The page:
Biochemistry and Pharmacology - Research Publications

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    Gene dysregulation is restored in the Parkinson's disease MPTP neurotoxic mice model upon treatment of the therapeutic drug Cu-II(atsm)
    Cheng, L ; Quek, CYJ ; Hung, LW ; Sharples, RA ; Sherratt, NA ; Barnham, KJ ; Hill, AF (NATURE PUBLISHING GROUP, 2016-03-01)
    The administration of MPTP selectively targets the dopaminergic system resulting in Parkinsonism-like symptoms and is commonly used as a mice model of Parkinson's disease. We previously demonstrated that the neuroprotective compound Cu(II)(atsm) rescues nigral cell loss and improves dopamine metabolism in the MPTP model. The mechanism of action of Cu(II)(atsm) needs to be further defined to understand how the compound promotes neuronal survival. Whole genome transcriptomic profiling has become a popular method to examine the relationship between gene expression and function. Substantia nigra samples from MPTP-lesioned mice were evaluated using whole transcriptome sequencing to investigate the genes altered upon Cu(II)(atsm) treatment. We identified 143 genes affected by MPTP lesioning that are associated with biological processes related to brain and cognitive development, dopamine synthesis and perturbed synaptic neurotransmission. Upon Cu(II)(atsm) treatment, the expression of 40 genes involved in promoting dopamine synthesis, calcium signaling and synaptic plasticity were restored which were validated by qRT-PCR. The study provides the first detailed whole transcriptomic analysis of pathways involved in MPTP-induced Parkinsonism. In addition, we identify key therapeutic pathways targeted by a potentially new class of neuroprotective agents which may provide therapeutic benefits for other neurodegenerative disorders.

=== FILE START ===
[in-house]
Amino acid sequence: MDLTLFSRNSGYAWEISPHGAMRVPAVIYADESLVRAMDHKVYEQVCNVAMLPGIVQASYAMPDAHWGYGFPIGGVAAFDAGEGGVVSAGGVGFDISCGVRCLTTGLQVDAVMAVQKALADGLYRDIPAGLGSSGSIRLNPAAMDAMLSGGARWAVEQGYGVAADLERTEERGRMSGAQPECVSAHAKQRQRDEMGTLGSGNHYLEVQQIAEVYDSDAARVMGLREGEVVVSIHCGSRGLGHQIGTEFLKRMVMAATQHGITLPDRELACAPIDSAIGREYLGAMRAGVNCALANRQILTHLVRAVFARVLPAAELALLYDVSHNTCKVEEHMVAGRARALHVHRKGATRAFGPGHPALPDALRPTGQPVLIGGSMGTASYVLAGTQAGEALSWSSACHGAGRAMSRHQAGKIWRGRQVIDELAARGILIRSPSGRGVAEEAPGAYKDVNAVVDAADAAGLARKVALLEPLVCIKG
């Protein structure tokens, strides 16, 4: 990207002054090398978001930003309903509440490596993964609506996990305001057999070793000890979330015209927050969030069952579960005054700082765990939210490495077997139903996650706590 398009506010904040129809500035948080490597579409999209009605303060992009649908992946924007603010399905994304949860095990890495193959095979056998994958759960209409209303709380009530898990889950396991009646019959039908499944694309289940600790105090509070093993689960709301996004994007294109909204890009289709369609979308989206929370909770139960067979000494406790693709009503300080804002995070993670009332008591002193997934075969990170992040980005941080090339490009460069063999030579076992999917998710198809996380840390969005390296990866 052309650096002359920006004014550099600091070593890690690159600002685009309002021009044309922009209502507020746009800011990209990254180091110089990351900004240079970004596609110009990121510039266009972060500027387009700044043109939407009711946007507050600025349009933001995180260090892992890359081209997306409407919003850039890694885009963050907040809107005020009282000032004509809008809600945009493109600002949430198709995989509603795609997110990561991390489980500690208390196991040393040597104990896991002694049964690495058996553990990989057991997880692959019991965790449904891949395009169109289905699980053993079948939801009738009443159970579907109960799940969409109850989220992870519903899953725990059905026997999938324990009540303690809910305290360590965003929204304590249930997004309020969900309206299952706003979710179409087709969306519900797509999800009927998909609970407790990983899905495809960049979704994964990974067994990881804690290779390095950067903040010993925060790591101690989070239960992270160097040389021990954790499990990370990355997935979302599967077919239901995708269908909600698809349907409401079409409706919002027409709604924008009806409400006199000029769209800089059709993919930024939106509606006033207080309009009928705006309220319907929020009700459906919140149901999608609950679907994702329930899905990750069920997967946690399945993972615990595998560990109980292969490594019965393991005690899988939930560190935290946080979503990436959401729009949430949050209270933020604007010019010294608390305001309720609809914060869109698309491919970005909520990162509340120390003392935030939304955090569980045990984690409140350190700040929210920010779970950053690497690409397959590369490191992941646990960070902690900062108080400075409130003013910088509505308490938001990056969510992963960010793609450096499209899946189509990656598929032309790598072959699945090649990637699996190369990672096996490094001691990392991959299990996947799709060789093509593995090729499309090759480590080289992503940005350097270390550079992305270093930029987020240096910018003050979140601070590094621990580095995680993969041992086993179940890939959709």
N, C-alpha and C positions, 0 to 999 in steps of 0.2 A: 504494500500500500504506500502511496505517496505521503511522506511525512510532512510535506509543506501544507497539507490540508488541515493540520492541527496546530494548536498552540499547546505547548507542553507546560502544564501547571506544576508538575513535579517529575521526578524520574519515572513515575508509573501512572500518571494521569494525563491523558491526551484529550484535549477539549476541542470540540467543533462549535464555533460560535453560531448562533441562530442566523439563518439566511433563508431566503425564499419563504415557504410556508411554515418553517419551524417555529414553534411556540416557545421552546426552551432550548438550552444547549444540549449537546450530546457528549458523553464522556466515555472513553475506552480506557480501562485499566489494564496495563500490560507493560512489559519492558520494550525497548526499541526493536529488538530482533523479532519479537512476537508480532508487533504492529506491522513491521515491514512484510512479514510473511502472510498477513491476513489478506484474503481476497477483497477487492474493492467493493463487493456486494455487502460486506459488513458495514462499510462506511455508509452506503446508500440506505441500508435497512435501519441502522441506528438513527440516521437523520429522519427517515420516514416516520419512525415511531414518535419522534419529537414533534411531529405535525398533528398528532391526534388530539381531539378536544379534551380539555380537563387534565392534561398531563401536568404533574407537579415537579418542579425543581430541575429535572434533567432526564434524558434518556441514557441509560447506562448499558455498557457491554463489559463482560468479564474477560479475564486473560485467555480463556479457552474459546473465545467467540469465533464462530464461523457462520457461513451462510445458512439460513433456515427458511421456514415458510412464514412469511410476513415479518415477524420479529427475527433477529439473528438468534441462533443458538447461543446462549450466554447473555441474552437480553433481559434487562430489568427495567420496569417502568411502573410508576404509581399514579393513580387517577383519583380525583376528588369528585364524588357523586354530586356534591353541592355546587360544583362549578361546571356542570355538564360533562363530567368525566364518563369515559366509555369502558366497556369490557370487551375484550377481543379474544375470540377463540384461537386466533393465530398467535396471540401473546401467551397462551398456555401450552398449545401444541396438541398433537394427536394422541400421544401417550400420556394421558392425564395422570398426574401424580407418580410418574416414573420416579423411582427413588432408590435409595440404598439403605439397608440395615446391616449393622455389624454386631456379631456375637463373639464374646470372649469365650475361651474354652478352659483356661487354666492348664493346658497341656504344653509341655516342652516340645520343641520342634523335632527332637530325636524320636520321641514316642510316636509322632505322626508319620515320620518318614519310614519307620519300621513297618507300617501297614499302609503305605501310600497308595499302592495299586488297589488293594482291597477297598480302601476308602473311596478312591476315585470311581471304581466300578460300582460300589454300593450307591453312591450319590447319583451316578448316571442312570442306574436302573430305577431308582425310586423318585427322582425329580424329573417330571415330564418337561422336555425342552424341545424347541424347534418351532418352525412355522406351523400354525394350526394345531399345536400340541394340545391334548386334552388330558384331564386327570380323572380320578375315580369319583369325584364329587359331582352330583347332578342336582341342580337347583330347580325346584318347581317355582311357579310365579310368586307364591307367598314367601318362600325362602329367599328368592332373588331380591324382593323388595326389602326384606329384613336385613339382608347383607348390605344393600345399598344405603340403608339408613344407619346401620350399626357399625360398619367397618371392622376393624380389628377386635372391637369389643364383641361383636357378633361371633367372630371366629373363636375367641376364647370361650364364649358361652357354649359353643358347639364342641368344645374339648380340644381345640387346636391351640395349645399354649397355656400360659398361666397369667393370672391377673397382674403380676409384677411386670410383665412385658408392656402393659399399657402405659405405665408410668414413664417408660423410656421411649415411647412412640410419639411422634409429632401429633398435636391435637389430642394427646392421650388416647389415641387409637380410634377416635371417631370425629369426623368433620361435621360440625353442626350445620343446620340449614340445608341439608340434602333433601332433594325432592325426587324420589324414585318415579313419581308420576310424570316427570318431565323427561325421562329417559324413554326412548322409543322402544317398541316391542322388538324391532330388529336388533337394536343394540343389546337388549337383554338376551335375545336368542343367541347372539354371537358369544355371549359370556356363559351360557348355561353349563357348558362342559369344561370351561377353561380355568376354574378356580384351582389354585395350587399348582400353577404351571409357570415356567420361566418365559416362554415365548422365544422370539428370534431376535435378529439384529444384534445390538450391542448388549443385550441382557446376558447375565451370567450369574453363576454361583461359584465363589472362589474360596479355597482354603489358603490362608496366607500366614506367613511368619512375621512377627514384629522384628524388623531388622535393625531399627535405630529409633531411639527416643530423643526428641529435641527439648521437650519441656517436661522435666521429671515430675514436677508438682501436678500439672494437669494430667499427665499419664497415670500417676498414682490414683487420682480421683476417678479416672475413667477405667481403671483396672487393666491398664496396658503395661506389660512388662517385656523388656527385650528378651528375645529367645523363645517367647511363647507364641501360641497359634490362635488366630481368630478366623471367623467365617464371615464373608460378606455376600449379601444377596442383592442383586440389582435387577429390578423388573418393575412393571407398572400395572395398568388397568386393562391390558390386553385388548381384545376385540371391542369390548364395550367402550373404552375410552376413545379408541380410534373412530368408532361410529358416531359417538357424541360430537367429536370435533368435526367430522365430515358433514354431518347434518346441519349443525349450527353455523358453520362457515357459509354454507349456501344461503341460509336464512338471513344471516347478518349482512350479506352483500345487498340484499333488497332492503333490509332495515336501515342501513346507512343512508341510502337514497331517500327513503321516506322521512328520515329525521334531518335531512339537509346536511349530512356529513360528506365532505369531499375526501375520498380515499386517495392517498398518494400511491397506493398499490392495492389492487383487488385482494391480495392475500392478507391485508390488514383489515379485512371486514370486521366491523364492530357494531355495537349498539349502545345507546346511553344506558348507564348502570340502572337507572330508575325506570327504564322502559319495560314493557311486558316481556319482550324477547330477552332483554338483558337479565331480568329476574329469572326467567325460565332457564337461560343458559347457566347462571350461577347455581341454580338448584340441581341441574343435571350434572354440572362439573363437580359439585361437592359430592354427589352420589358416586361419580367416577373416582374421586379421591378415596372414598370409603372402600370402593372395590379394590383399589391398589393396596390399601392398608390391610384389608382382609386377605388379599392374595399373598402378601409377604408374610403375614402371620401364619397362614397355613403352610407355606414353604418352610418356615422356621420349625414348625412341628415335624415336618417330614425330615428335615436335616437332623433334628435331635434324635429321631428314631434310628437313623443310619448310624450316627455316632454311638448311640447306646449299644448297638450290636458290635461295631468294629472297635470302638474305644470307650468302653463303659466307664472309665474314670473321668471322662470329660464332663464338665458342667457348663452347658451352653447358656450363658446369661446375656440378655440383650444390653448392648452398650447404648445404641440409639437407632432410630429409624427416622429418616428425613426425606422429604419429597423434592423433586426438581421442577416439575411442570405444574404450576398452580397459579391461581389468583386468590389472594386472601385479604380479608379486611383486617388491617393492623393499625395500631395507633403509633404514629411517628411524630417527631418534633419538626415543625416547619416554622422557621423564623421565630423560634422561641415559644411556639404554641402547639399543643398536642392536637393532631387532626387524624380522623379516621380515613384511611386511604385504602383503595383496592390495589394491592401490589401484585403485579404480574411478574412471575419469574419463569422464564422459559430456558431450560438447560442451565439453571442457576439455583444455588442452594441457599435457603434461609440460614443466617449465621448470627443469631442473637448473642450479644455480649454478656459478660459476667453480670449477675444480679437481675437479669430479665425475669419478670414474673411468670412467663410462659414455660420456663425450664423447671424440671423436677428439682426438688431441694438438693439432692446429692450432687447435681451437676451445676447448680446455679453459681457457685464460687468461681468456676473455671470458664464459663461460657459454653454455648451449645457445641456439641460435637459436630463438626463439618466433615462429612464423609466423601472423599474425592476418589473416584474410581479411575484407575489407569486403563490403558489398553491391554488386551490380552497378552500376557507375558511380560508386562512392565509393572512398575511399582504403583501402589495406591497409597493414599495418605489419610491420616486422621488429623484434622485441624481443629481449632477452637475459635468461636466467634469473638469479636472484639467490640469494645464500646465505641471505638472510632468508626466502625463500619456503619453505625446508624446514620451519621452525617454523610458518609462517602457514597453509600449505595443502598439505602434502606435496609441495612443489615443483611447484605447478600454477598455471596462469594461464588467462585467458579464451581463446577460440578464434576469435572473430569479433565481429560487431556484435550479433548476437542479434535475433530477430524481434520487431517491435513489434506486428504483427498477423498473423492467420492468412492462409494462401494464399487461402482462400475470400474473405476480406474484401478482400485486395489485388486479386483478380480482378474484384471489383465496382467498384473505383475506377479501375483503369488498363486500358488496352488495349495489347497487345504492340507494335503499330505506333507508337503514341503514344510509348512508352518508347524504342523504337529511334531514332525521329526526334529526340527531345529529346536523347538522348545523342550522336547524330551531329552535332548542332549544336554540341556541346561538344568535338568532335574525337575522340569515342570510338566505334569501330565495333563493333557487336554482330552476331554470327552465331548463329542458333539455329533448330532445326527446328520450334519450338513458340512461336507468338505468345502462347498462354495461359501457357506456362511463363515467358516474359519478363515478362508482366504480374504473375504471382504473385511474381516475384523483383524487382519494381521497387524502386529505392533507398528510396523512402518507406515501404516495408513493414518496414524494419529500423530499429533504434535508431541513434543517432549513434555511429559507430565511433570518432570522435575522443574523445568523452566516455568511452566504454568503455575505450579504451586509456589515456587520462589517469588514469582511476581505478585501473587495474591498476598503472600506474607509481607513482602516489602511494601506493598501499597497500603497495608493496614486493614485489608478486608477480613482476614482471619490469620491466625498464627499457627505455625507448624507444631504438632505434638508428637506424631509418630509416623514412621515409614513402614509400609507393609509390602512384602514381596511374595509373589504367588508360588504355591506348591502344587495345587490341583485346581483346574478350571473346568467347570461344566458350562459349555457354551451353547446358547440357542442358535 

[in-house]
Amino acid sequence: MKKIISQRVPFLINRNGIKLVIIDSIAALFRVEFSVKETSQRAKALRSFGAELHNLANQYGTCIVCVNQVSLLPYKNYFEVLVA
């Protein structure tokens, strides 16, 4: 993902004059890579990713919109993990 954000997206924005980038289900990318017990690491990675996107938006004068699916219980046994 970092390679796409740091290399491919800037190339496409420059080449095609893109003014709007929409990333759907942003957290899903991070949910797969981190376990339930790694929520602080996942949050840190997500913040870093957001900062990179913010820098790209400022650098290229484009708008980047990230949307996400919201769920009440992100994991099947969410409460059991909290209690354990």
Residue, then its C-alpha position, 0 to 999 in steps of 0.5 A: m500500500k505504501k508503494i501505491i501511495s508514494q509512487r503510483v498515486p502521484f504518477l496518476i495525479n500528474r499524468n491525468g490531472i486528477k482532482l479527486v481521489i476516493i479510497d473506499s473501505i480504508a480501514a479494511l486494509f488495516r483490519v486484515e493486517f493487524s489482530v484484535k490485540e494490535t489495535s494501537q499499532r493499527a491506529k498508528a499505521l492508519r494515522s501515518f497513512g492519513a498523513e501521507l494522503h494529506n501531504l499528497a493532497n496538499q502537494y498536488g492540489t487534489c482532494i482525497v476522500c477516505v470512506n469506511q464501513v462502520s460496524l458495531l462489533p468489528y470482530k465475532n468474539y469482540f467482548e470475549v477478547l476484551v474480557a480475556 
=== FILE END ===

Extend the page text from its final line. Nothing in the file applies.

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    A rigorous method to enrich for exosomes from brain tissue
    Vella, LJ ; Scicluna, BJ ; Cheng, L ; Bawden, EG ; Masters, CL ; Ang, C-S ; Willamson, N ; McLean, C ; Barnham, KJ ; Hill, AF (TAYLOR & FRANCIS LTD, 2017-07-26)
    Extracellular vesicles, including exosomes, are released by all cells, including those of the nervous system. Capable of delivering lipid, protein and nucleic acids to both nearby and distal cells, exosomes have been hypothesized to play a role in progression of many diseases of the nervous system. To date, most analyses on the role of these vesicles in the healthy and diseased state have relied on studying vesicles from in vitro sources, such as conditioned cell culture media, or body fluids. Here we have taken a critical approach to the enrichment and characterization of exosomes from human frontal cortex. This method maintains the integrity of the vesicles and their cargo, and comprehensive proteomic and genomic characterization confirms the legitimacy of the resulting extracellular vesicles as endosome-derived exosomes. This method will enable neuroscientists to acquire more detailed information about exosomes in the brain and explore the role(s) this form of intercellular communication and unique source of lipid, protein and RNA has in healthy brain function and pathogenic conditions. Furthermore, this method may have important utility in the isolation of exosomes from other tissues.